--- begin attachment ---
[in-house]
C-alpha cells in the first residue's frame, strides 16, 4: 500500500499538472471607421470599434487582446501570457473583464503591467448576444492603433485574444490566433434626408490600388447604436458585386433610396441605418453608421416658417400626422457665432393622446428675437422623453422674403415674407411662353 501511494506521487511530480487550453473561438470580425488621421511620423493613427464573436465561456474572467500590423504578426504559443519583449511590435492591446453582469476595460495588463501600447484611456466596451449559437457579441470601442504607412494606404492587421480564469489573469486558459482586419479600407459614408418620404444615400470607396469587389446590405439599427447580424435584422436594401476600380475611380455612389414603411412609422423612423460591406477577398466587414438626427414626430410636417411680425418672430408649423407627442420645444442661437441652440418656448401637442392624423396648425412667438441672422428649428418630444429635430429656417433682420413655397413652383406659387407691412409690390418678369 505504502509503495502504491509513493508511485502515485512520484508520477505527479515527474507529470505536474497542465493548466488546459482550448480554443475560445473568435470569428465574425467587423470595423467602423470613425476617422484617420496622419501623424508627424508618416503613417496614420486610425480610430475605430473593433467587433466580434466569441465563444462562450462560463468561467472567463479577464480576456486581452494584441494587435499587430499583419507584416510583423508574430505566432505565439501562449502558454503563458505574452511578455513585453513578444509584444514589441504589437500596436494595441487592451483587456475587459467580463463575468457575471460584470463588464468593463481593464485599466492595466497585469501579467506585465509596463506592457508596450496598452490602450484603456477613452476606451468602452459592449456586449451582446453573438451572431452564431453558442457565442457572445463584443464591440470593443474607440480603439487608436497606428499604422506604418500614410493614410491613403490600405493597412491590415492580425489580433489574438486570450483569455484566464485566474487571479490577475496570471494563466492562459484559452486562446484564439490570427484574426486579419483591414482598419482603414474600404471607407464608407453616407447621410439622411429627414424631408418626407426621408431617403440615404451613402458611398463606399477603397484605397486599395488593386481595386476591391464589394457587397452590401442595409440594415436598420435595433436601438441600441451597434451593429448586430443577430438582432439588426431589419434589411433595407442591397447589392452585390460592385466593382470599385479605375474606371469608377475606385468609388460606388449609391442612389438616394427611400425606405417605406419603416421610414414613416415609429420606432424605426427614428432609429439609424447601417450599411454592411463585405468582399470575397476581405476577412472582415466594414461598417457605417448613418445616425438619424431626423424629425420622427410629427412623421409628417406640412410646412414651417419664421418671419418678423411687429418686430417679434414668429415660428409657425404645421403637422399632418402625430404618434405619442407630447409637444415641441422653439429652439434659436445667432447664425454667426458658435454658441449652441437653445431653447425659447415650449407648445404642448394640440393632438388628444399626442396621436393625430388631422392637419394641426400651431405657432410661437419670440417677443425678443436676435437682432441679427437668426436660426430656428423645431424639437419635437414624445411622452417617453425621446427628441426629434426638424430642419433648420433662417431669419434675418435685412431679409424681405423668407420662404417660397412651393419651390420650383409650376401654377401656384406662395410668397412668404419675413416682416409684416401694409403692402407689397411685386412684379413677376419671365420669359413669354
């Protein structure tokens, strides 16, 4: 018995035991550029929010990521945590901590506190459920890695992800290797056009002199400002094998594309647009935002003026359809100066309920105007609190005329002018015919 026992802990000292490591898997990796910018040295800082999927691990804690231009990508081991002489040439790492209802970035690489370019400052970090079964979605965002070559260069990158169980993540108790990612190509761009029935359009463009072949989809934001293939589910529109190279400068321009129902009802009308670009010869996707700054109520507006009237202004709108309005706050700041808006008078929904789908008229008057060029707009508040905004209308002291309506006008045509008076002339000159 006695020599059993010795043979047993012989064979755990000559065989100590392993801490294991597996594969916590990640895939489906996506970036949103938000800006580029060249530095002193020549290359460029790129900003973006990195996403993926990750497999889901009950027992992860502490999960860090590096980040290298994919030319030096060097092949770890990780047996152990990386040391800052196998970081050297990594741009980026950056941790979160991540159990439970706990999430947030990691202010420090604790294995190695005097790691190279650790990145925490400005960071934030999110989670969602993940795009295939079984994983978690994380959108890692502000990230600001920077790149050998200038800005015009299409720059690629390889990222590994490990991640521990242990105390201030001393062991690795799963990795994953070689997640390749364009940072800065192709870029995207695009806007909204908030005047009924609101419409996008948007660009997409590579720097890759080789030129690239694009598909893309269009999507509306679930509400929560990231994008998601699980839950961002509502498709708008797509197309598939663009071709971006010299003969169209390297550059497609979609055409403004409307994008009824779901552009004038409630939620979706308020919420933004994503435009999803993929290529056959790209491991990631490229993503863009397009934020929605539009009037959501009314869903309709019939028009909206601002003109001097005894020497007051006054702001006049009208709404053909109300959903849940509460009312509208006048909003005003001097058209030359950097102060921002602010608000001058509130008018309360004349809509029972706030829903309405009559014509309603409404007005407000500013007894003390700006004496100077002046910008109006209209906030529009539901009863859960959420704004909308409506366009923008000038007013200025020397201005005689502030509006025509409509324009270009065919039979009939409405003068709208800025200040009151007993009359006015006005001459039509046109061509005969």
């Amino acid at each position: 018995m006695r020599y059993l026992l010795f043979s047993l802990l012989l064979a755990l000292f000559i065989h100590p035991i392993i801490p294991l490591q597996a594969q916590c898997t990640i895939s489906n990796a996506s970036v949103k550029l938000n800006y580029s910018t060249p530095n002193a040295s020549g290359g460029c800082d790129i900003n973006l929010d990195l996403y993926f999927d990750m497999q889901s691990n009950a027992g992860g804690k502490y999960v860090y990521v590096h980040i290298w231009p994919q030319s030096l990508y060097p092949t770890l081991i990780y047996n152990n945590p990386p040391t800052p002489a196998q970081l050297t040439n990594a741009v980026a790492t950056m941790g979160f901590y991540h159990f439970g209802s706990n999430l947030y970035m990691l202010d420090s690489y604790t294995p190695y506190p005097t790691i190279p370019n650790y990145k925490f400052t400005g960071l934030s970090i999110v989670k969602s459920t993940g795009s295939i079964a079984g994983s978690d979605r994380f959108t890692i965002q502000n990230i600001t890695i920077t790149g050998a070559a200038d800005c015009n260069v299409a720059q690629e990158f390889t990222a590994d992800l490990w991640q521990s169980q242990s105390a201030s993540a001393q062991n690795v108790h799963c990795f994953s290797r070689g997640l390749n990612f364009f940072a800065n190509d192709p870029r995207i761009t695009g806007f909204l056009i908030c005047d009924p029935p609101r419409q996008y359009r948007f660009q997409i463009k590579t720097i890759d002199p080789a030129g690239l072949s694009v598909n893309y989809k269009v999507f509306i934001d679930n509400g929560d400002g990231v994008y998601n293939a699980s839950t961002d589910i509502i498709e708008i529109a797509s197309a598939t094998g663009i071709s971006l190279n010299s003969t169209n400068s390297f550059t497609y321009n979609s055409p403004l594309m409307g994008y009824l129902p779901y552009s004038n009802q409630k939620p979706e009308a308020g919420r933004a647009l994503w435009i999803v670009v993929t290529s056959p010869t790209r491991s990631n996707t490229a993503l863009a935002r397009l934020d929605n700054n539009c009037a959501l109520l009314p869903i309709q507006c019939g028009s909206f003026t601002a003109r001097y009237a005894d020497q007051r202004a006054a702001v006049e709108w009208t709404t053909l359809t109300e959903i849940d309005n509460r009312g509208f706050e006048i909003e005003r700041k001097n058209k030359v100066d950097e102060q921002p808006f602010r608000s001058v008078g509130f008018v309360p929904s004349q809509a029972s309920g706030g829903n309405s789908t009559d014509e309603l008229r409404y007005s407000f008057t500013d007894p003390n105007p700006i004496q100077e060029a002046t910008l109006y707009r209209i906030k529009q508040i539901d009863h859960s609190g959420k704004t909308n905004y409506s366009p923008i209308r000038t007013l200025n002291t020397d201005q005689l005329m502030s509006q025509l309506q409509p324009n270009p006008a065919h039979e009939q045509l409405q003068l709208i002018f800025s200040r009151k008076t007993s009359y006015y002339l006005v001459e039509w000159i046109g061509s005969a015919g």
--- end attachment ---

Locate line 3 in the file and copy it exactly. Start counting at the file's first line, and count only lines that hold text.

């Protein structure tokens, strides 16, 4: 018995035991550029929010990521945590901590506190459920890695992800290797056009002199400002094998594309647009935002003026359809100066309920105007609190005329002018015919 026992802990000292490591898997990796910018040295800082999927691990804690231009990508081991002489040439790492209802970035690489370019400052970090079964979605965002070559260069990158169980993540108790990612190509761009029935359009463009072949989809934001293939589910529109190279400068321009129902009802009308670009010869996707700054109520507006009237202004709108309005706050700041808006008078929904789908008229008057060029707009508040905004209308002291309506006008045509008076002339000159 006695020599059993010795043979047993012989064979755990000559065989100590392993801490294991597996594969916590990640895939489906996506970036949103938000800006580029060249530095002193020549290359460029790129900003973006990195996403993926990750497999889901009950027992992860502490999960860090590096980040290298994919030319030096060097092949770890990780047996152990990386040391800052196998970081050297990594741009980026950056941790979160991540159990439970706990999430947030990691202010420090604790294995190695005097790691190279650790990145925490400005960071934030999110989670969602993940795009295939079984994983978690994380959108890692502000990230600001920077790149050998200038800005015009299409720059690629390889990222590994490990991640521990242990105390201030001393062991690795799963990795994953070689997640390749364009940072800065192709870029995207695009806007909204908030005047009924609101419409996008948007660009997409590579720097890759080789030129690239694009598909893309269009999507509306679930509400929560990231994008998601699980839950961002509502498709708008797509197309598939663009071709971006010299003969169209390297550059497609979609055409403004409307994008009824779901552009004038409630939620979706308020919420933004994503435009999803993929290529056959790209491991990631490229993503863009397009934020929605539009009037959501009314869903309709019939028009909206601002003109001097005894020497007051006054702001006049009208709404053909109300959903849940509460009312509208006048909003005003001097058209030359950097102060921002602010608000001058509130008018309360004349809509029972706030829903309405009559014509309603409404007005407000500013007894003390700006004496100077002046910008109006209209906030529009539901009863859960959420704004909308409506366009923008000038007013200025020397201005005689502030509006025509409509324009270009065919039979009939409405003068709208800025200040009151007993009359006015006005001459039509046109061509005969």